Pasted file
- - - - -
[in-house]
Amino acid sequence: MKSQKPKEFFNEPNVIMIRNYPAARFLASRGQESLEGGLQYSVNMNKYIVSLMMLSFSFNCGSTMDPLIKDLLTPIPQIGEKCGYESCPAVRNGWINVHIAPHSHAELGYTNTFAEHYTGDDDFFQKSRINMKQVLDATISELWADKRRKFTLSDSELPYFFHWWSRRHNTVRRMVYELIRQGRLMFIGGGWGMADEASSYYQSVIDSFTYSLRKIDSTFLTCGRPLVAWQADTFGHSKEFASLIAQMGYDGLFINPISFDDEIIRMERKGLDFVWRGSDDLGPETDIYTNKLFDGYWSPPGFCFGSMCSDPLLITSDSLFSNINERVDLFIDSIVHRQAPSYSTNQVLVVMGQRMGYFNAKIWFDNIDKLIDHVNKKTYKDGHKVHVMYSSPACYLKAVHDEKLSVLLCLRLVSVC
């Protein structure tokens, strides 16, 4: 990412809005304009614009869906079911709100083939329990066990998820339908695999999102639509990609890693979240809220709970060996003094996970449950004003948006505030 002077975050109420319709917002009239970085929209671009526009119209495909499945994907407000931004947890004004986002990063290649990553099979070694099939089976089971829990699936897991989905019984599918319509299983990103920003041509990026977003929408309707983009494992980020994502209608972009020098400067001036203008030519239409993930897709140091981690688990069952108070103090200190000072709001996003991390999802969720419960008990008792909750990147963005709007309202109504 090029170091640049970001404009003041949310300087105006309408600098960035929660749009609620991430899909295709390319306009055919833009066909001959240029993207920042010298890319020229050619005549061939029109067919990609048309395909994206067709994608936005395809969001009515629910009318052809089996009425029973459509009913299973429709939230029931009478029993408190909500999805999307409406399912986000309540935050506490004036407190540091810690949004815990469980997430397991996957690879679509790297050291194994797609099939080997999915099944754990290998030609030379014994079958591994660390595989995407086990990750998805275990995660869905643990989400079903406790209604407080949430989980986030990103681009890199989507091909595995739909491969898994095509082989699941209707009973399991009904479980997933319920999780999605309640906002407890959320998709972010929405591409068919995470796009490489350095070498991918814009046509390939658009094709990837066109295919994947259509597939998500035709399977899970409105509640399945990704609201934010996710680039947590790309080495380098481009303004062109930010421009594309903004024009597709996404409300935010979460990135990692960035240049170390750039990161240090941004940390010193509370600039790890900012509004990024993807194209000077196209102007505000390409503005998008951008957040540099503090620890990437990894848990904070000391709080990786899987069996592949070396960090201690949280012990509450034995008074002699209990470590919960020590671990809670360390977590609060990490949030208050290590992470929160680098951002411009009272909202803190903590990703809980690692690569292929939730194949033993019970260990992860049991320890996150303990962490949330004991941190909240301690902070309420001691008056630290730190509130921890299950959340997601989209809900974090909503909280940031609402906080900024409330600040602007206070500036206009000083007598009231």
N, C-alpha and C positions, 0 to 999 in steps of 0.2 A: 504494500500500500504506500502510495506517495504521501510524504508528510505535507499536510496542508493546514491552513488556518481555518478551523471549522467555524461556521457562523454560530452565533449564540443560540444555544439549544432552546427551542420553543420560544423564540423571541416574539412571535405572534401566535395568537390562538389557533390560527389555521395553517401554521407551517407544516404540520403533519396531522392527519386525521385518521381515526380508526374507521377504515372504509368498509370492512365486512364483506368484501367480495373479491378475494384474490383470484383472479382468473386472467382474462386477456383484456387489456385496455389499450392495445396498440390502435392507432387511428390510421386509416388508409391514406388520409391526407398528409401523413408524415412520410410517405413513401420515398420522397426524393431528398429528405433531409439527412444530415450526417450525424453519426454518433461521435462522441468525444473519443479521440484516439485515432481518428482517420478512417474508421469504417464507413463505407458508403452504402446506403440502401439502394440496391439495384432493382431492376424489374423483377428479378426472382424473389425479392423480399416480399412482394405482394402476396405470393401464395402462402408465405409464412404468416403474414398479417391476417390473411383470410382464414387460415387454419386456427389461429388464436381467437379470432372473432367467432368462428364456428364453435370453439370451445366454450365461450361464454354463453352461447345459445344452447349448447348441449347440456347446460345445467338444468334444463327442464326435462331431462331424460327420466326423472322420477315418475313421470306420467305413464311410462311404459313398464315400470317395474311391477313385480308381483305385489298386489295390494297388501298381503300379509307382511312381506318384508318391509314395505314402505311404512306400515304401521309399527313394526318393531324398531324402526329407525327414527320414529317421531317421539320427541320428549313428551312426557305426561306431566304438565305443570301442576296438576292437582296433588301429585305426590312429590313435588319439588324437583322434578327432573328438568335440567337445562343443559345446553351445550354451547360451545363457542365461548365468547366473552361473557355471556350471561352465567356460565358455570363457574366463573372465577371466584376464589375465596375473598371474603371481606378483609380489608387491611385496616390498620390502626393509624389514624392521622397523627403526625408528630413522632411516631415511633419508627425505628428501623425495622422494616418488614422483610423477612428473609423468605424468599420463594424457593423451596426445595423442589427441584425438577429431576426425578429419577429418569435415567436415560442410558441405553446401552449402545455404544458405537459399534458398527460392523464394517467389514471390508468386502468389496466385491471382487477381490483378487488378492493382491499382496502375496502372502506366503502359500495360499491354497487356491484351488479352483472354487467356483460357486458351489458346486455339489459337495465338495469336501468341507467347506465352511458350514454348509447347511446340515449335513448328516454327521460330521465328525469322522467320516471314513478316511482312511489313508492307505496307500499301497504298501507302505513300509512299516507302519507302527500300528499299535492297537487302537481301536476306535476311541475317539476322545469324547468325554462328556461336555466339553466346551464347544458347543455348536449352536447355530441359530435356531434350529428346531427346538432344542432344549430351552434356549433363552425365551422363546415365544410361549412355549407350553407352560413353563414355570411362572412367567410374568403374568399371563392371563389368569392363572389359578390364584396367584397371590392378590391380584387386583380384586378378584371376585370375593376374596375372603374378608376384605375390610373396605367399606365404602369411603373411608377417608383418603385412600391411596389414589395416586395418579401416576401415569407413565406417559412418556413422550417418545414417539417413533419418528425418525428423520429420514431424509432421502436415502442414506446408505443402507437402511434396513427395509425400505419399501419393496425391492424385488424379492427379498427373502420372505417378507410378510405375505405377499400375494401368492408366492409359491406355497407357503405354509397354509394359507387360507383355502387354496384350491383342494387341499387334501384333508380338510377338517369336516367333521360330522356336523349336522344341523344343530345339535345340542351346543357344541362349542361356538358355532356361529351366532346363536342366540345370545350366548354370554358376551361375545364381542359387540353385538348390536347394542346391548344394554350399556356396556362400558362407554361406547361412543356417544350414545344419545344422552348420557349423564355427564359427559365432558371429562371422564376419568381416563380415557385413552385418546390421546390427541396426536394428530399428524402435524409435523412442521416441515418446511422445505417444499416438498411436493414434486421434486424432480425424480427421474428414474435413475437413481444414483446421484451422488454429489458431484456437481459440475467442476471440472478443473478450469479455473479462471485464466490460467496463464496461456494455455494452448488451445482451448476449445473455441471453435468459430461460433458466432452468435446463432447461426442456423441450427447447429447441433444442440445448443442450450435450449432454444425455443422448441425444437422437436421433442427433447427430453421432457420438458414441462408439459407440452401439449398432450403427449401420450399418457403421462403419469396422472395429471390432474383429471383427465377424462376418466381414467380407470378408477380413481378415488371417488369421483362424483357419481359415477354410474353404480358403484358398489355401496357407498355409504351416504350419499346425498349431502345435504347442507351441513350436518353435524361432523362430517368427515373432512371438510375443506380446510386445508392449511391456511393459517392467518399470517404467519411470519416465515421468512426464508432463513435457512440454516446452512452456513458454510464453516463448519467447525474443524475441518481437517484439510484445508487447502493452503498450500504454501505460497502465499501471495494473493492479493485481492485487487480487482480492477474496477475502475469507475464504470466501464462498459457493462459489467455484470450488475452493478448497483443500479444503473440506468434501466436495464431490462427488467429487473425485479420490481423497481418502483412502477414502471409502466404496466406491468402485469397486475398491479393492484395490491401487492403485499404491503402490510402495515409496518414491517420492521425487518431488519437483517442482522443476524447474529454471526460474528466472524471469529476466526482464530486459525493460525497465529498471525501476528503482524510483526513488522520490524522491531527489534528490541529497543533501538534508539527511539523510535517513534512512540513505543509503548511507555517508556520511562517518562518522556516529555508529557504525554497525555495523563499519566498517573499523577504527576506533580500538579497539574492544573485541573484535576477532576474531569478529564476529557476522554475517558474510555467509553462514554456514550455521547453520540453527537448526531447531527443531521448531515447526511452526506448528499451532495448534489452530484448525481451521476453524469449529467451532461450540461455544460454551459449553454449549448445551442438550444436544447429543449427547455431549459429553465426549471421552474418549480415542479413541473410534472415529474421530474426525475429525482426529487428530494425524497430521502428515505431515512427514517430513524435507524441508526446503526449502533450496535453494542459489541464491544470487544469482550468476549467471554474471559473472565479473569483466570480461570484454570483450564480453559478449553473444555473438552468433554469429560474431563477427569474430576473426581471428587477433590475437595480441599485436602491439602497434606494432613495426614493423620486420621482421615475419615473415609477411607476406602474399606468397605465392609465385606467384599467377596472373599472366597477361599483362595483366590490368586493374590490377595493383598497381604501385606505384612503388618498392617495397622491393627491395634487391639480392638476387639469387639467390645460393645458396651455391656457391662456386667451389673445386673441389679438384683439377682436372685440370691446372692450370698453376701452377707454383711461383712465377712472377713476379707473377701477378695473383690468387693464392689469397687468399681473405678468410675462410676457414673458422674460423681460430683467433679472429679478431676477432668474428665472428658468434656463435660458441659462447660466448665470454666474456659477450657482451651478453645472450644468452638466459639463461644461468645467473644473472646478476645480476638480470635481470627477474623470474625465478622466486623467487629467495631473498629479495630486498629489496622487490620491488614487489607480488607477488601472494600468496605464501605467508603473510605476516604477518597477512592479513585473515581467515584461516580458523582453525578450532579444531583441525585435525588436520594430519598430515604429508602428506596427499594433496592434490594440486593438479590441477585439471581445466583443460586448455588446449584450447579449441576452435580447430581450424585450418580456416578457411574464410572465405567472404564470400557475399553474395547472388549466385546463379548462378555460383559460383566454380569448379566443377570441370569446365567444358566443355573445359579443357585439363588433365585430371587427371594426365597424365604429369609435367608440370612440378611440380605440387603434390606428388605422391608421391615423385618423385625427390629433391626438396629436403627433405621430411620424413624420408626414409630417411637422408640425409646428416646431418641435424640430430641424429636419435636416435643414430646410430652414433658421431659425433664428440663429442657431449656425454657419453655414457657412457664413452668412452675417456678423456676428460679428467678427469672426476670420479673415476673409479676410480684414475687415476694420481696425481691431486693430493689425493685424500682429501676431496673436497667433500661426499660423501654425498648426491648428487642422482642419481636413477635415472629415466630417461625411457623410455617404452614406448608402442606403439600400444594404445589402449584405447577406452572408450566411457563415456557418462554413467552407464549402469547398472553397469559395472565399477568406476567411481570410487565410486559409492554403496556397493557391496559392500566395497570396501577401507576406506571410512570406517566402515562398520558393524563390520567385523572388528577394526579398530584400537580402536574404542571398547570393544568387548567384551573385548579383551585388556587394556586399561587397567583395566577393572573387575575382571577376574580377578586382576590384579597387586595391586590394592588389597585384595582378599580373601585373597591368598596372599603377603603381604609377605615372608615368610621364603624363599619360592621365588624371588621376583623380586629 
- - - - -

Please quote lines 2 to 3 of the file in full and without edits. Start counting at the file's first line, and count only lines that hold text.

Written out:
Amino acid sequence: MKSQKPKEFFNEPNVIMIRNYPAARFLASRGQESLEGGLQYSVNMNKYIVSLMMLSFSFNCGSTMDPLIKDLLTPIPQIGEKCGYESCPAVRNGWINVHIAPHSHAELGYTNTFAEHYTGDDDFFQKSRINMKQVLDATISELWADKRRKFTLSDSELPYFFHWWSRRHNTVRRMVYELIRQGRLMFIGGGWGMADEASSYYQSVIDSFTYSLRKIDSTFLTCGRPLVAWQADTFGHSKEFASLIAQMGYDGLFINPISFDDEIIRMERKGLDFVWRGSDDLGPETDIYTNKLFDGYWSPPGFCFGSMCSDPLLITSDSLFSNINERVDLFIDSIVHRQAPSYSTNQVLVVMGQRMGYFNAKIWFDNIDKLIDHVNKKTYKDGHKVHVMYSSPACYLKAVHDEKLSVLLCLRLVSVC
């Protein structure tokens, strides 16, 4: 990412809005304009614009869906079911709100083939329990066990998820339908695999999102639509990609890693979240809220709970060996003094996970449950004003948006505030 002077975050109420319709917002009239970085929209671009526009119209495909499945994907407000931004947890004004986002990063290649990553099979070694099939089976089971829990699936897991989905019984599918319509299983990103920003041509990026977003929408309707983009494992980020994502209608972009020098400067001036203008030519239409993930897709140091981690688990069952108070103090200190000072709001996003991390999802969720419960008990008792909750990147963005709007309202109504 090029170091640049970001404009003041949310300087105006309408600098960035929660749009609620991430899909295709390319306009055919833009066909001959240029993207920042010298890319020229050619005549061939029109067919990609048309395909994206067709994608936005395809969001009515629910009318052809089996009425029973459509009913299973429709939230029931009478029993408190909500999805999307409406399912986000309540935050506490004036407190540091810690949004815990469980997430397991996957690879679509790297050291194994797609099939080997999915099944754990290998030609030379014994079958591994660390595989995407086990990750998805275990995660869905643990989400079903406790209604407080949430989980986030990103681009890199989507091909595995739909491969898994095509082989699941209707009973399991009904479980997933319920999780999605309640906002407890959320998709972010929405591409068919995470796009490489350095070498991918814009046509390939658009094709990837066109295919994947259509597939998500035709399977899970409105509640399945990704609201934010996710680039947590790309080495380098481009303004062109930010421009594309903004024009597709996404409300935010979460990135990692960035240049170390750039990161240090941004940390010193509370600039790890900012509004990024993807194209000077196209102007505000390409503005998008951008957040540099503090620890990437990894848990904070000391709080990786899987069996592949070396960090201690949280012990509450034995008074002699209990470590919960020590671990809670360390977590609060990490949030208050290590992470929160680098951002411009009272909202803190903590990703809980690692690569292929939730194949033993019970260990992860049991320890996150303990962490949330004991941190909240301690902070309420001691008056630290730190509130921890299950959340997601989209809900974090909503909280940031609402906080900024409330600040602007206070500036206009000083007598009231």